High-Frequency Acceleration

M. Alikhani, J. A. Lopez, H. Alabdullah, T. Vongthongleur, C. Sangsuwon, M. Alikhani, S. Alansari, S. M. Oliveira, J. M. Nervina, C. C. Teixeira

Research output: Contribution to journalArticlepeer-review


A common problem in clinical dentistry is the significant and rapid bone loss that occurs after tooth extraction. Currently there is no solution for the long-term preservation of alveolar bone. Previously, we showed that high-frequency acceleration (HFA) has an osteogenic effect on healthy alveolar bone. However, it is not known if HFA can preserve alveolar bone after extraction without negatively affecting wound healing. The purpose of this study was to evaluate the effect of HFA on alveolar bone loss and the rate of bone formation after tooth extraction. Eighty-five adult Sprague-Dawley rats were divided into 3 groups: control, static (static load), and HFA. In all groups, the maxillary right third molar was extracted. The HFA group received HFA for 5 min/d, applied through the second molar. The static group received the same magnitude of static load. The control group did not receive any stimulation. Some animals received fluorescent dyes at 26 and 54 d. Samples were collected on days 0, 7, 14, 28, and 56 for fluorescence microscopy, micro-computed tomography, histology, RNA, and protein analyses. We found that HFA increased bone volume in the extraction site and surrounding alveolar bone by 44% when compared with static, while fully preserving alveolar bone height and width long-term. These effects were accompanied by increased expression of osteogenic markers and intramembranous bone formation and by decreased expression of osteoclastic markers and bone resorption activity, as well as decreased expression of many inflammatory markers. HFA is a noninvasive safe treatment that can be used to prevent alveolar bone loss and/or accelerate bone healing after tooth extraction.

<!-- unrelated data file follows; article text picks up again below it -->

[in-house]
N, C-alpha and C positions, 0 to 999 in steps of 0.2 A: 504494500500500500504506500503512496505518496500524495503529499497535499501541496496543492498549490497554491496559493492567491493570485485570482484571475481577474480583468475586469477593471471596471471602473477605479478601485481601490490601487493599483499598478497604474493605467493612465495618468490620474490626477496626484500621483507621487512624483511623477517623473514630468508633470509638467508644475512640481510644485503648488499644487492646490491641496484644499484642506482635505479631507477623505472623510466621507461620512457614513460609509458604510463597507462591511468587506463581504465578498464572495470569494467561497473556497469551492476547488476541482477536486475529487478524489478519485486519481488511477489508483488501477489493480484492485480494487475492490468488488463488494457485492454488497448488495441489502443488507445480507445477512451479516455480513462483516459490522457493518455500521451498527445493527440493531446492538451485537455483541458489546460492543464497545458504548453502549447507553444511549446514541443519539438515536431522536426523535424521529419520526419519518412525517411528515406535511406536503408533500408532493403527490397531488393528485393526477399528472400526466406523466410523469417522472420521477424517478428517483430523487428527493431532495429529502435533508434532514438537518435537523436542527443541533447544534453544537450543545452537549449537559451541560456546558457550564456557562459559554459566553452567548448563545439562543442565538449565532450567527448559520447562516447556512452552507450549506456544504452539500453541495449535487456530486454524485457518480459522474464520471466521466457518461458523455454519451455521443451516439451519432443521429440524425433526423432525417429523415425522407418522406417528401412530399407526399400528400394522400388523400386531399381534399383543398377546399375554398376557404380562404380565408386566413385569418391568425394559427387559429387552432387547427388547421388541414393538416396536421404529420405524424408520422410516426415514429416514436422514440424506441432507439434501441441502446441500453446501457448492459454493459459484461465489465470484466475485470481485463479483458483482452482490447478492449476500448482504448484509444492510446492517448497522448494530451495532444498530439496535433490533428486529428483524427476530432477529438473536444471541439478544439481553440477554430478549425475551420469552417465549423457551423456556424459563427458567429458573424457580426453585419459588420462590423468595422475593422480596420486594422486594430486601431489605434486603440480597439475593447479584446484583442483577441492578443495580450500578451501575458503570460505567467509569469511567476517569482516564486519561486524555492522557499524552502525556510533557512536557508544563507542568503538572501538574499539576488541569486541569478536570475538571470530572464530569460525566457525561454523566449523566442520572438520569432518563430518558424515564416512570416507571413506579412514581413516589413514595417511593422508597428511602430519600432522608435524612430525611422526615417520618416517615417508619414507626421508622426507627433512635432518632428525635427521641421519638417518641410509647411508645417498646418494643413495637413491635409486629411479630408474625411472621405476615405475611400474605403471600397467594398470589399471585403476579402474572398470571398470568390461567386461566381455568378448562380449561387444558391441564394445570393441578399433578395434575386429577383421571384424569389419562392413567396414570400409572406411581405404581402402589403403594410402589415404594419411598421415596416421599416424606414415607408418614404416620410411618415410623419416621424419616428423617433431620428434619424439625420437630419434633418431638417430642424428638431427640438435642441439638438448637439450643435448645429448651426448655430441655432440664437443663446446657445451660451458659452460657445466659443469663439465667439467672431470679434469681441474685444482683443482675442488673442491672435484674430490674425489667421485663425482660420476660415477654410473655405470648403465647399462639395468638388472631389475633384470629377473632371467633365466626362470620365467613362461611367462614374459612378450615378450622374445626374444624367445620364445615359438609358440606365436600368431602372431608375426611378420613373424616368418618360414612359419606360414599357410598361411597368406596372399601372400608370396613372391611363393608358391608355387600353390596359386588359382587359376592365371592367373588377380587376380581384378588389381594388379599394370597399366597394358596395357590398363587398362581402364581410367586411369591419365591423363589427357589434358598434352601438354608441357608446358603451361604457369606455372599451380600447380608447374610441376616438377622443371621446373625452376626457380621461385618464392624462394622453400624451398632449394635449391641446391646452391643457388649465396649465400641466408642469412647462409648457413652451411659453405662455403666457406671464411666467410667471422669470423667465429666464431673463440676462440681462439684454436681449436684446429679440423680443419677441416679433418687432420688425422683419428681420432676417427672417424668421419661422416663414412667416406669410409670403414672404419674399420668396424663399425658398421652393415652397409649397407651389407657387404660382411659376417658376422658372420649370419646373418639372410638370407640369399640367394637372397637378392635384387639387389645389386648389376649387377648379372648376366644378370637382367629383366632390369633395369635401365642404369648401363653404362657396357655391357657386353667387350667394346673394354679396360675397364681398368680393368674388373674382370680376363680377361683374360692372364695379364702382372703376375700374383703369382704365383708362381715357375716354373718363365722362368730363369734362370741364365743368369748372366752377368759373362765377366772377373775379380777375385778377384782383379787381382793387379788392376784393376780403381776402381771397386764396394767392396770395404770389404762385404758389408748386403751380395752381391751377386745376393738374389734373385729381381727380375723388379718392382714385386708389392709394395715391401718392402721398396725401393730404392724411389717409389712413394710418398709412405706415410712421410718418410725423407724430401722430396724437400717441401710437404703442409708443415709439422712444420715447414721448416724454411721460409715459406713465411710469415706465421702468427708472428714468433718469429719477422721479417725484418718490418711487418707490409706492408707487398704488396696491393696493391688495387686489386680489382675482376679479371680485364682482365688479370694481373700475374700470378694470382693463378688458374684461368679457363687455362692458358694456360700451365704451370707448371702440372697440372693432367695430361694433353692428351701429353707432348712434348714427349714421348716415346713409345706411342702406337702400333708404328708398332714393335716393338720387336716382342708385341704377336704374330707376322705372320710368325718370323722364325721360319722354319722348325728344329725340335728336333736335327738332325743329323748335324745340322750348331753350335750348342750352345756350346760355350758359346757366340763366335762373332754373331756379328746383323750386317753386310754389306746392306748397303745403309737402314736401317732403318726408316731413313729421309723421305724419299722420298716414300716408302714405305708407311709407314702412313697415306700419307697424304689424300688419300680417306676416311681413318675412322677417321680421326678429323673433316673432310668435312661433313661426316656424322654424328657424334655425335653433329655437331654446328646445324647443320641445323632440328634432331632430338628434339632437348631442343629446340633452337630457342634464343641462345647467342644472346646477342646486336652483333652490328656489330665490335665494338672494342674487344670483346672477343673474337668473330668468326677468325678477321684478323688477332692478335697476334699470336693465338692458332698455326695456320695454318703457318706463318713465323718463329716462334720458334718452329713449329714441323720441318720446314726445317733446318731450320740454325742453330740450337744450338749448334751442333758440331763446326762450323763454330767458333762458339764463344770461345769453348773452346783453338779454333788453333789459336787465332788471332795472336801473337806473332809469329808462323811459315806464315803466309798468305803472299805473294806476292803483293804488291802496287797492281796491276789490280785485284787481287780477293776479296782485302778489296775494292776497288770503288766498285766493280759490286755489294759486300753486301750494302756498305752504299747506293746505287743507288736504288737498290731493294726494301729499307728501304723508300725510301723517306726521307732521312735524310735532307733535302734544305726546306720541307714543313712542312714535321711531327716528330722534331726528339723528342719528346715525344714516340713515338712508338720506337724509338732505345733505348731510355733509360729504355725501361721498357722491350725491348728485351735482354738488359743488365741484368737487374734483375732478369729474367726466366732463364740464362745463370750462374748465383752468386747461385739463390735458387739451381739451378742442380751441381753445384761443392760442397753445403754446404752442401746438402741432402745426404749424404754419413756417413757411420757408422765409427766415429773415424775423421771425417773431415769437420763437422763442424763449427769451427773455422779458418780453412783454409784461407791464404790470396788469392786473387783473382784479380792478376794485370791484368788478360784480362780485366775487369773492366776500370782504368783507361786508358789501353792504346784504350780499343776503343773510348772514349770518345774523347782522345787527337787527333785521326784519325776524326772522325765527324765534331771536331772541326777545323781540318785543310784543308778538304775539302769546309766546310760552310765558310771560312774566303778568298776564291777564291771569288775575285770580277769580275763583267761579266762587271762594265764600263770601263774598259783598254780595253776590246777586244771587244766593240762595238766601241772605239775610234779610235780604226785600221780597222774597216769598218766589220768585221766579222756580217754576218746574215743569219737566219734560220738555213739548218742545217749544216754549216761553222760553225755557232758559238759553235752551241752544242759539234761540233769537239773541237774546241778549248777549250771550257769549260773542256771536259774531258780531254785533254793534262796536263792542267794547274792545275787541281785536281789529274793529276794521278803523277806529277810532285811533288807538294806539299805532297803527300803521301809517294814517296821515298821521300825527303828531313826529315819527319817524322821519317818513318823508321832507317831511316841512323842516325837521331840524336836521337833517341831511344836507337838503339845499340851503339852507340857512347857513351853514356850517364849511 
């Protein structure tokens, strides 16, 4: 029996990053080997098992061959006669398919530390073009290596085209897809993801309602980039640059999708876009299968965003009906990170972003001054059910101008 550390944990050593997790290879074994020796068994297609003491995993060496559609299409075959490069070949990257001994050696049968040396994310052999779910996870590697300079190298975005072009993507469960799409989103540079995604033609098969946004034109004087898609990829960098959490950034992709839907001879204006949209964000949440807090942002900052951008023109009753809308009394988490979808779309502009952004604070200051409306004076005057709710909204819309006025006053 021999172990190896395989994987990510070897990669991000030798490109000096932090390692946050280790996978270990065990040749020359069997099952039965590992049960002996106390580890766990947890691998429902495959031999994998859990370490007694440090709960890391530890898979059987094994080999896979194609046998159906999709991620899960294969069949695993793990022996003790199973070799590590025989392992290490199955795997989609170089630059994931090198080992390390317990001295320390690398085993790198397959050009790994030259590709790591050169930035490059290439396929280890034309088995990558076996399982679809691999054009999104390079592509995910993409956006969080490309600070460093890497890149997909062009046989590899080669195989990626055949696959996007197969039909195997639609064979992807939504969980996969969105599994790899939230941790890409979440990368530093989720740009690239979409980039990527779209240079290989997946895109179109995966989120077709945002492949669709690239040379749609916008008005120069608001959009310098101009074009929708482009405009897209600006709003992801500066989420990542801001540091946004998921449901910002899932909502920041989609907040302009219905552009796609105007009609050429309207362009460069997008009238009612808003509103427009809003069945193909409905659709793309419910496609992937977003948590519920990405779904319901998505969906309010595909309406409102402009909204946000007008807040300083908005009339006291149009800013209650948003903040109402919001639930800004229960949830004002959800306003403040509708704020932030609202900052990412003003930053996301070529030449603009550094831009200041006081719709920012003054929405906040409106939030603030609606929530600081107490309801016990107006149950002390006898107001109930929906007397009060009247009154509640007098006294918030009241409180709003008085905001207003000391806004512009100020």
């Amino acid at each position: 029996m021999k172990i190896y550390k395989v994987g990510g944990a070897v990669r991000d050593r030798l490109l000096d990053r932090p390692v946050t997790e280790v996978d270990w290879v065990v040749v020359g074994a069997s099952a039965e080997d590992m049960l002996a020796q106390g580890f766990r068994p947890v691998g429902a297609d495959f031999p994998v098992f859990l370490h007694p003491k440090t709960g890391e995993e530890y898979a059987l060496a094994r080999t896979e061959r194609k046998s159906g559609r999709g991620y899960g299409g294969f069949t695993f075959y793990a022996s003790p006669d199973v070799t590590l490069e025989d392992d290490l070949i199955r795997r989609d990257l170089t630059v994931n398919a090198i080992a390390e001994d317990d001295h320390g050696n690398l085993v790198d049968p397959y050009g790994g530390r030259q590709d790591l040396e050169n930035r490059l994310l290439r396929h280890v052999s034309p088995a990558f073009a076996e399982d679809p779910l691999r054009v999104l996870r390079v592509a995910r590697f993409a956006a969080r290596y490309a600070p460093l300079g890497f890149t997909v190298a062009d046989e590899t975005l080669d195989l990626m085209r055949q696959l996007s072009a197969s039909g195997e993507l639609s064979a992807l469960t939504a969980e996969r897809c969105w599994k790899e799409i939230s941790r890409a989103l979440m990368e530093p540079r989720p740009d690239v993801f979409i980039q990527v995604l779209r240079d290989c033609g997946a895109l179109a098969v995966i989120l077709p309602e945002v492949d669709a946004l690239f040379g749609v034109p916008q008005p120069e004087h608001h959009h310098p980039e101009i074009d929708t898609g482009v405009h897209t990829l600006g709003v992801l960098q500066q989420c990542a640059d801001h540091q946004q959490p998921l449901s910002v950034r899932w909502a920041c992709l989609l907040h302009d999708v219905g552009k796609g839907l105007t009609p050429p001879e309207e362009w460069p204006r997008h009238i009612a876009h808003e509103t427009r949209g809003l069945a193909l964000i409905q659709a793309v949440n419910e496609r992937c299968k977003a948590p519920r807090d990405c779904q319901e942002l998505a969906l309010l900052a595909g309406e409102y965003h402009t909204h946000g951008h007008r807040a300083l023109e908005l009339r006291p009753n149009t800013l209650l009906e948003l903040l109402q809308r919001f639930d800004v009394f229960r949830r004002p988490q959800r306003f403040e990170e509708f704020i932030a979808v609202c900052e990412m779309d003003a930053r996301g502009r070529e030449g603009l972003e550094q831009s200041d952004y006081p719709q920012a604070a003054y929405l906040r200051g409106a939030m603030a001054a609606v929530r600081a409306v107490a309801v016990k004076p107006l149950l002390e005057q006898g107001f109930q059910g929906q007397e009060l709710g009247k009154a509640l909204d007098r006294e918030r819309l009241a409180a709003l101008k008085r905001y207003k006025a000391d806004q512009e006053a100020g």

Original languageEnglish (US)
Pages (from-to)311-318
Number of pages8
JournalJournal of dental research
Issue number3
StatePublished - Mar 1 2016


  • alveolar bone
  • bone formation
  • mechanical stimulation
  • osteogenic response
  • socket healing
  • vibration

ASJC Scopus subject areas

  • General Dentistry


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